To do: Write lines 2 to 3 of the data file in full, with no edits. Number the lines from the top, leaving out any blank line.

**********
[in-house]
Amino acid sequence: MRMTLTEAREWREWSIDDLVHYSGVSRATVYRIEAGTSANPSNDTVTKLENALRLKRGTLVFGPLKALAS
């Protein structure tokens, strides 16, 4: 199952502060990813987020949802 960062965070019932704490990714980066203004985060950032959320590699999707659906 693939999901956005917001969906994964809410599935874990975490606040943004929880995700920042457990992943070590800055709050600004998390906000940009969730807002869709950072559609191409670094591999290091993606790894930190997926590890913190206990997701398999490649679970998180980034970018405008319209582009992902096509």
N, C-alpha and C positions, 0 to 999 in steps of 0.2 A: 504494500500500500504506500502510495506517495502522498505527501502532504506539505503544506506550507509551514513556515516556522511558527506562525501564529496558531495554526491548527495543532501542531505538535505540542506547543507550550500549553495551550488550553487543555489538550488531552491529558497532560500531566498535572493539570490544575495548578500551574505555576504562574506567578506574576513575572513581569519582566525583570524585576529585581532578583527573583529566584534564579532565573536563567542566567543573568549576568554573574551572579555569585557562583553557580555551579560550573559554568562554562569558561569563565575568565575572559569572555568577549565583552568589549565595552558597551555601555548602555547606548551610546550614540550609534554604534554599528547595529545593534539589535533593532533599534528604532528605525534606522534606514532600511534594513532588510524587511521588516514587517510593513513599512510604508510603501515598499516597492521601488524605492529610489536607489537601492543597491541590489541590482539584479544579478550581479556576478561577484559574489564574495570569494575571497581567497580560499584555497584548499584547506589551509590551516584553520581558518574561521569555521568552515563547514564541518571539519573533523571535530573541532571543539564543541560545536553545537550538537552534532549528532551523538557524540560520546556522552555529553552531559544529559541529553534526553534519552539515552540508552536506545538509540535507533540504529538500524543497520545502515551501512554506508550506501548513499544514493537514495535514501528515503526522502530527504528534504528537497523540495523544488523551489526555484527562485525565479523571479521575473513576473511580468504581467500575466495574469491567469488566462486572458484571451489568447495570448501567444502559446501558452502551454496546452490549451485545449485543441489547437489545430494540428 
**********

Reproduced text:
Amino acid sequence: MRMTLTEAREWREWSIDDLVHYSGVSRATVYRIEAGTSANPSNDTVTKLENALRLKRGTLVFGPLKALAS
């Protein structure tokens, strides 16, 4: 199952502060990813987020949802 960062965070019932704490990714980066203004985060950032959320590699999707659906 693939999901956005917001969906994964809410599935874990975490606040943004929880995700920042457990992943070590800055709050600004998390906000940009969730807002869709950072559609191409670094591999290091993606790894930190997926590890913190206990997701398999490649679970998180980034970018405008319209582009992902096509």